Dr. Alcido: “Contact on the ground was difficult to establish especially in Samar areas so we skipped that area. Then transportation problems ensued, the contact we had with the C-130 plane bailed us out on the day of the trip [sic]. We anticipated this by psyching ourselves into spending for plane fares even before our slot was cancelled. Then there was the issue of how much cargo we could carry on board or whether we should transport the supplies ahead. There was also the challenge of how much food and water we could carry with us. Eventually we arrived in Ormoc and all our challenges were put to rest when our host contact on the ground took care of our food & lodgings. We had a roof, beds (we stayed at the hospital ICU), electricity from the hospital standby generator and a bathroom. “

EPI: What about the foreign aid organizations? International media reports said they bypassed the local government and went directly to the people?

Dr. Cua: Some of the foreign aid went directly to the people because the organizations that brought them were the ones who distributed the goods. Those that were directed to the local government didn’t reach the people. We were able to enter one of their warehouses while we were looking for our missing supplies; there was so much waste [translated]. Mineral water bottles were on the floor while people outside the streets were asking strangers to give them water.

EPI: Where did you first set up? How did you choose the location?

Dr. Cua: “Outside the Redemptorist church in Tacloban City. We were given 5 tables and a tarpaulin. A Redemptorist priest asked me to consider having the mission in their church in Tacloban where they had 2,000 refugees. “

Dr. Alcido: “The team that went to Ormoc was composed of remote area physicians previously affiliated with the Doctor to the Barrios program of the Department of Health (DOH). Through our tie-up with Agape Rural Program, we did a 5-day mission covering a private Ormoc hospital, and some towns of Isabel, Tacloban and Basey. After that, half of the team worked with an international humanitarian NGO (MSF-Holland) which provided medical and psychosocial services extensively in the towns of Leyte.”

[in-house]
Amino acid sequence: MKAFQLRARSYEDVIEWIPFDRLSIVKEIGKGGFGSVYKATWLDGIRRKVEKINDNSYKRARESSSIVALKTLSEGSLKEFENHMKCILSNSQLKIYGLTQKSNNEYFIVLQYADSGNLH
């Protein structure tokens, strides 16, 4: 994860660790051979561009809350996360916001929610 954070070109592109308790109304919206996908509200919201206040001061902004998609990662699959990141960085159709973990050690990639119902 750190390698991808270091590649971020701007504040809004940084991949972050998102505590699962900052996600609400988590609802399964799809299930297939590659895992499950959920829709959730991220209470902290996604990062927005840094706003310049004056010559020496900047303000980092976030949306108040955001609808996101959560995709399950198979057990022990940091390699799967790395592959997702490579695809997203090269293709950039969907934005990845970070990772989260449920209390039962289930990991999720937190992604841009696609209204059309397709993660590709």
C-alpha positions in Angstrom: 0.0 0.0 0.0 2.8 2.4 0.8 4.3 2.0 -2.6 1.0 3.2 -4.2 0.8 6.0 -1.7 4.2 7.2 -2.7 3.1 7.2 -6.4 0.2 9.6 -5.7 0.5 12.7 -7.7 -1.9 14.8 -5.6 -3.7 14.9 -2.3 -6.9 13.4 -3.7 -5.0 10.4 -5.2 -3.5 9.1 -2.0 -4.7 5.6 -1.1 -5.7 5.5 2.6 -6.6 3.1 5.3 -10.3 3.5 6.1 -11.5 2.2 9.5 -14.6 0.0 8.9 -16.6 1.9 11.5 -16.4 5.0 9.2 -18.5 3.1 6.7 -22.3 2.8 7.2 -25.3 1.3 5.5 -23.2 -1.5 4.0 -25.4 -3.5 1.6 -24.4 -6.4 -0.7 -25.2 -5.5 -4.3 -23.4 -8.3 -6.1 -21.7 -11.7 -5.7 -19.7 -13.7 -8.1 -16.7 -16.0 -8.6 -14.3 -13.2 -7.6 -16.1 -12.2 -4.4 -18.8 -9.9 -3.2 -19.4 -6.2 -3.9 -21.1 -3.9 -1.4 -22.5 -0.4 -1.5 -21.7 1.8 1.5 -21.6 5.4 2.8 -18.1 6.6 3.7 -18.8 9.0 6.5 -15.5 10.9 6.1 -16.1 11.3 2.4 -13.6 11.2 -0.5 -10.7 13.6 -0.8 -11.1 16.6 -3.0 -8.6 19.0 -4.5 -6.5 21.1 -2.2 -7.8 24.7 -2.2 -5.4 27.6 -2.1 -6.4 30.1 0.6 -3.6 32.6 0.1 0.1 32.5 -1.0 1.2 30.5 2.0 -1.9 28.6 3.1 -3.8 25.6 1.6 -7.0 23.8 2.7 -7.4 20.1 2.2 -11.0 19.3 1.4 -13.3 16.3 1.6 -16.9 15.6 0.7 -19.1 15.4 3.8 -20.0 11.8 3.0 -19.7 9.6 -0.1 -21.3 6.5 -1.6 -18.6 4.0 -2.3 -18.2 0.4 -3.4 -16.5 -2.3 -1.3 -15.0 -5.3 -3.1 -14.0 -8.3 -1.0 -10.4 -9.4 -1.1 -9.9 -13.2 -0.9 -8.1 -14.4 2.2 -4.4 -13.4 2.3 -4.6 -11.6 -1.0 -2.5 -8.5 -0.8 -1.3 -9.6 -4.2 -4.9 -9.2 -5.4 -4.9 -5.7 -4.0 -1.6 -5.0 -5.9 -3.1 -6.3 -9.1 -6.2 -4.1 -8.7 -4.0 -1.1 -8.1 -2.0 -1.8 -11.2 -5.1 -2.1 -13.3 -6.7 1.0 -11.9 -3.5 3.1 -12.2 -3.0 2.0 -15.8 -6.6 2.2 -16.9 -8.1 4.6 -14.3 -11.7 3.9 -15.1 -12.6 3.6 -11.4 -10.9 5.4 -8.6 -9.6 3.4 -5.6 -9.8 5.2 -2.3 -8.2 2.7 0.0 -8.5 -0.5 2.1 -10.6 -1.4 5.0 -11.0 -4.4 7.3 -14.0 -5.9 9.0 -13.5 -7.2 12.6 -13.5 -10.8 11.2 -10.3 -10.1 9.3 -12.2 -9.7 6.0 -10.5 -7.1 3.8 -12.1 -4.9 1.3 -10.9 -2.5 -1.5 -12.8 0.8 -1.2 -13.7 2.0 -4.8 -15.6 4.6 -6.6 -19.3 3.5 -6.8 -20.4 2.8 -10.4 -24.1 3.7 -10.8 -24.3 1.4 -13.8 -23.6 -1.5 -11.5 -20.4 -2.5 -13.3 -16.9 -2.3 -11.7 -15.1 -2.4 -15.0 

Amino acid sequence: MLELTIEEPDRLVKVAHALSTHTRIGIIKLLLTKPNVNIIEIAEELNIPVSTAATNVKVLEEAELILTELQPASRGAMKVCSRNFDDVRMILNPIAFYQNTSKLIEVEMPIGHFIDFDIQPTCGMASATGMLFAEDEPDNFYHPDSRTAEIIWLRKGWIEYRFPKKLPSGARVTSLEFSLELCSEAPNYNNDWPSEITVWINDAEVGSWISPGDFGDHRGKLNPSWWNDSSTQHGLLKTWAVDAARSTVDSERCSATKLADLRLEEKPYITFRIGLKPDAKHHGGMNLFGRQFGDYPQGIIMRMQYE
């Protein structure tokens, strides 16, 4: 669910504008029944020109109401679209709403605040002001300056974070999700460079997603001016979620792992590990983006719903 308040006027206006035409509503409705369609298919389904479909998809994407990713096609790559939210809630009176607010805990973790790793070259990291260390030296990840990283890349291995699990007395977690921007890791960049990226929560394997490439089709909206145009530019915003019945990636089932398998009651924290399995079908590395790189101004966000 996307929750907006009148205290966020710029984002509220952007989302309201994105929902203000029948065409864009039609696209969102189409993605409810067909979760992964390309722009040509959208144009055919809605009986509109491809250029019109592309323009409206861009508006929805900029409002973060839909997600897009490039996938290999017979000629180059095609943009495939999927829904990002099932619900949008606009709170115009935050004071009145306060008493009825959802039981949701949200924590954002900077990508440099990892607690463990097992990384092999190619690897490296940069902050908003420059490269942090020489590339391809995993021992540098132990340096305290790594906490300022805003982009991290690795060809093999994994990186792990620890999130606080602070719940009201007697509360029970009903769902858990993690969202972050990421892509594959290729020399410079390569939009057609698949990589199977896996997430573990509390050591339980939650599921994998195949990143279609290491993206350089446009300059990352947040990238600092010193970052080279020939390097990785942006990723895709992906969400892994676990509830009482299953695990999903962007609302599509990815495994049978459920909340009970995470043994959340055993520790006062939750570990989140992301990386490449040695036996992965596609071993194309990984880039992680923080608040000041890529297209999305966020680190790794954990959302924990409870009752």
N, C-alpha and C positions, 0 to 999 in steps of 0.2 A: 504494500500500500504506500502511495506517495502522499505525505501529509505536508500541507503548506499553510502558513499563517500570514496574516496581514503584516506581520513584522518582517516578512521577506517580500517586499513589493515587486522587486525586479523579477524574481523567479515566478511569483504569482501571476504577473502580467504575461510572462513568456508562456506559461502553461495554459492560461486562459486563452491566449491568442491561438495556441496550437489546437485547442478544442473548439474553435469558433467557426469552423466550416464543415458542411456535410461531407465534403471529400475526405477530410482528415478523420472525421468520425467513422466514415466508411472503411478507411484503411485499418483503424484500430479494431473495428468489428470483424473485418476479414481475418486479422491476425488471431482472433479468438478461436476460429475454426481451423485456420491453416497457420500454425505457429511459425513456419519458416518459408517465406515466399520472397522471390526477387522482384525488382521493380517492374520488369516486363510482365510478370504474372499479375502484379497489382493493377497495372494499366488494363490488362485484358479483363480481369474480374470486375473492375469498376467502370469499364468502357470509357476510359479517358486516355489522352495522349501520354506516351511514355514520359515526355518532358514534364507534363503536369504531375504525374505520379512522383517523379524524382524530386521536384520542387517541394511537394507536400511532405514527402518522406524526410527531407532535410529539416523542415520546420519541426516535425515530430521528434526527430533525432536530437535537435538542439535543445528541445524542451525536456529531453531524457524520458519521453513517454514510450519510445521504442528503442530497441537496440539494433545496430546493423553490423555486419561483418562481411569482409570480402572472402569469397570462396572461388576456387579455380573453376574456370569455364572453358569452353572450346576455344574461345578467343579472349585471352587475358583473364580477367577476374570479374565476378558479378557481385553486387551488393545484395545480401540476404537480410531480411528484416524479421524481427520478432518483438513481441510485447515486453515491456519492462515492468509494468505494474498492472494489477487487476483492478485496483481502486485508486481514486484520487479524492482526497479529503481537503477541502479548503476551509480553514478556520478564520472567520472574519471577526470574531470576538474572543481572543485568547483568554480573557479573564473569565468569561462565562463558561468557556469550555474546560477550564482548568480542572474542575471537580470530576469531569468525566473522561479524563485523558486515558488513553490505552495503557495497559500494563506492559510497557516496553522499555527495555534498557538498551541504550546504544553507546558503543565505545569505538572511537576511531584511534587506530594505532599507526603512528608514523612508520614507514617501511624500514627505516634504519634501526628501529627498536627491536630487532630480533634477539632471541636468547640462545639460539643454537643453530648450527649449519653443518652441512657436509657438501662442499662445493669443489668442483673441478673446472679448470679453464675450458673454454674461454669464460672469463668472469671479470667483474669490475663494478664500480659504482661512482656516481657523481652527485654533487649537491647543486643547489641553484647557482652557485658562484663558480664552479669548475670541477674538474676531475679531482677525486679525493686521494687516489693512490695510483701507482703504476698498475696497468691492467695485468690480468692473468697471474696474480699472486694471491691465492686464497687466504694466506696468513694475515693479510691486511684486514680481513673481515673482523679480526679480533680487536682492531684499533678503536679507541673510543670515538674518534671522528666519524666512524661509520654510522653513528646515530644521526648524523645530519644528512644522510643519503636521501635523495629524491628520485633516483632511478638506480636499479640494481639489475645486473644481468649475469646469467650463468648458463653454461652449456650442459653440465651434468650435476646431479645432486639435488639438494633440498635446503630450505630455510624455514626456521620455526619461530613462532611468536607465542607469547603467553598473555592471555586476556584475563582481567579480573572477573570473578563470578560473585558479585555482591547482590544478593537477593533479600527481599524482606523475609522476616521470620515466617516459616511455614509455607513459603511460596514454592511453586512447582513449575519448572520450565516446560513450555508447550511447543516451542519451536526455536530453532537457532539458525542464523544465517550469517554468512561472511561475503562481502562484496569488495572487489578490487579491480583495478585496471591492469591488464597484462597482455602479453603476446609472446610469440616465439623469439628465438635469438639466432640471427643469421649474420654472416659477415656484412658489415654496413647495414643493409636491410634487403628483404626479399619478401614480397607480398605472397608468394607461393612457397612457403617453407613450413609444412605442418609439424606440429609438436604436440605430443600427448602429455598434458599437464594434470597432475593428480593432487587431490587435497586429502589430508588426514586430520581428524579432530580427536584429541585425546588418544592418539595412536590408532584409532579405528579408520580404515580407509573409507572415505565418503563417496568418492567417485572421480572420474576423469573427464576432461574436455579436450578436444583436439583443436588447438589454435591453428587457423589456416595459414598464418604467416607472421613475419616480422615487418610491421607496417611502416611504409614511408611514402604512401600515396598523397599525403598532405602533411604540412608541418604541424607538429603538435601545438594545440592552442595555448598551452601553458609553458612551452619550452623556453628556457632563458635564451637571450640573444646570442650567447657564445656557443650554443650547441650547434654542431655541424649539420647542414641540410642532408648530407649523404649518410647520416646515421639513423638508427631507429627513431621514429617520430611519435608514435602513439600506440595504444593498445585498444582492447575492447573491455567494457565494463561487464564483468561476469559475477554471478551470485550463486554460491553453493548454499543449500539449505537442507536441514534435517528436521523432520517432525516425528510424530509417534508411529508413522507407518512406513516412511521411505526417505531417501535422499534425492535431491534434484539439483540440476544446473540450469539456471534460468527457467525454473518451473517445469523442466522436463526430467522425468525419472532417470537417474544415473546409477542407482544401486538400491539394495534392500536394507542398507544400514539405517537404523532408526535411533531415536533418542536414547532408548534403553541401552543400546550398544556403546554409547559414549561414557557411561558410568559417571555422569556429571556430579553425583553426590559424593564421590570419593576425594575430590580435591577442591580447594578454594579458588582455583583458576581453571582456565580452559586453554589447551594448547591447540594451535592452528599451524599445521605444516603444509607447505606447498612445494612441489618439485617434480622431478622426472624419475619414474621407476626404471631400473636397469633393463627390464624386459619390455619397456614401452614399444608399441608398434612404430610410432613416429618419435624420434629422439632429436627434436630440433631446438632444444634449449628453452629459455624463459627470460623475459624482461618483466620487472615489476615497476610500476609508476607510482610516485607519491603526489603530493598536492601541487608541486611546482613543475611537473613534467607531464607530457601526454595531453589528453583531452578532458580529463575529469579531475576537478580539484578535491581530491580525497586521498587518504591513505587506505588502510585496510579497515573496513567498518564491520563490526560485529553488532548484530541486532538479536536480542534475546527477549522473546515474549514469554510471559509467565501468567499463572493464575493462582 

EPI: Were there other individuals or groups that helped you and the team?

Dr. Cua: “Mostly, my Facebook friends who were able to read my post(s). One friend introduced me to his photographer friends in Thailand and Japan who, in turn, sent money. The Redemptorist community who provided our food and accommodation while we were in Tacloban.”

With no electric power, Tacloban survivors assist the Team Banggi volunteers with flashlights to continue giving medical treatment into the night.

EPI: What other social media besides Facebook helped? Twitter?

Dr. Cua: Just Facebook, I didn’t tweet at that time. I think most Filipinos use Facebook more because I saw some of my posts would be shared sometimes 300-500 times.

EPI: How did the mission trips affect your regular or daily responsibilities and those of your team members?

Dr. Cua: “I took a leave from work. I had to arrange the follow-up consult and elective surgery of my private patients to fall on dates that I am in Iloilo.”

Dr. Alcido: “Half of the team committed to a 5-day mission and went back to their usual business after the mission. The other half stayed in Ormoc to work for the international humanitarian relief group that was in need of doctors for 6 weeks.”

EPI: What were the common conditions that you saw during the missions?

Dr. Cua: “(On our) first mission (5-9 days after Yolanda)—mostly infected wounds. For the second mission (2 weeks after Yolanda)—respiratory and GI infections. On the third mission (6 weeks after Yolanda)—skin lesions (fungal), upper respiratory tract infections (URTIs)”.

Dr. Alcido: “URTIs, wounds suturing, skin diseases-scabies, impetigo and fungal infections, hypertension, acute watery diarrhea, a few bloody diarrhea, chronic malnutrition, parasitic worms, otitis media/externa.”

EPI: How consistent has the support been for your missions?

Dr. Cua: Donations from friends and strangers (continue to come in).

Dr. Alcido: We always had the help of our partner NGOs for the supplies and transportation.

EPI: What factors (besides social media and contacts) have also helped your team?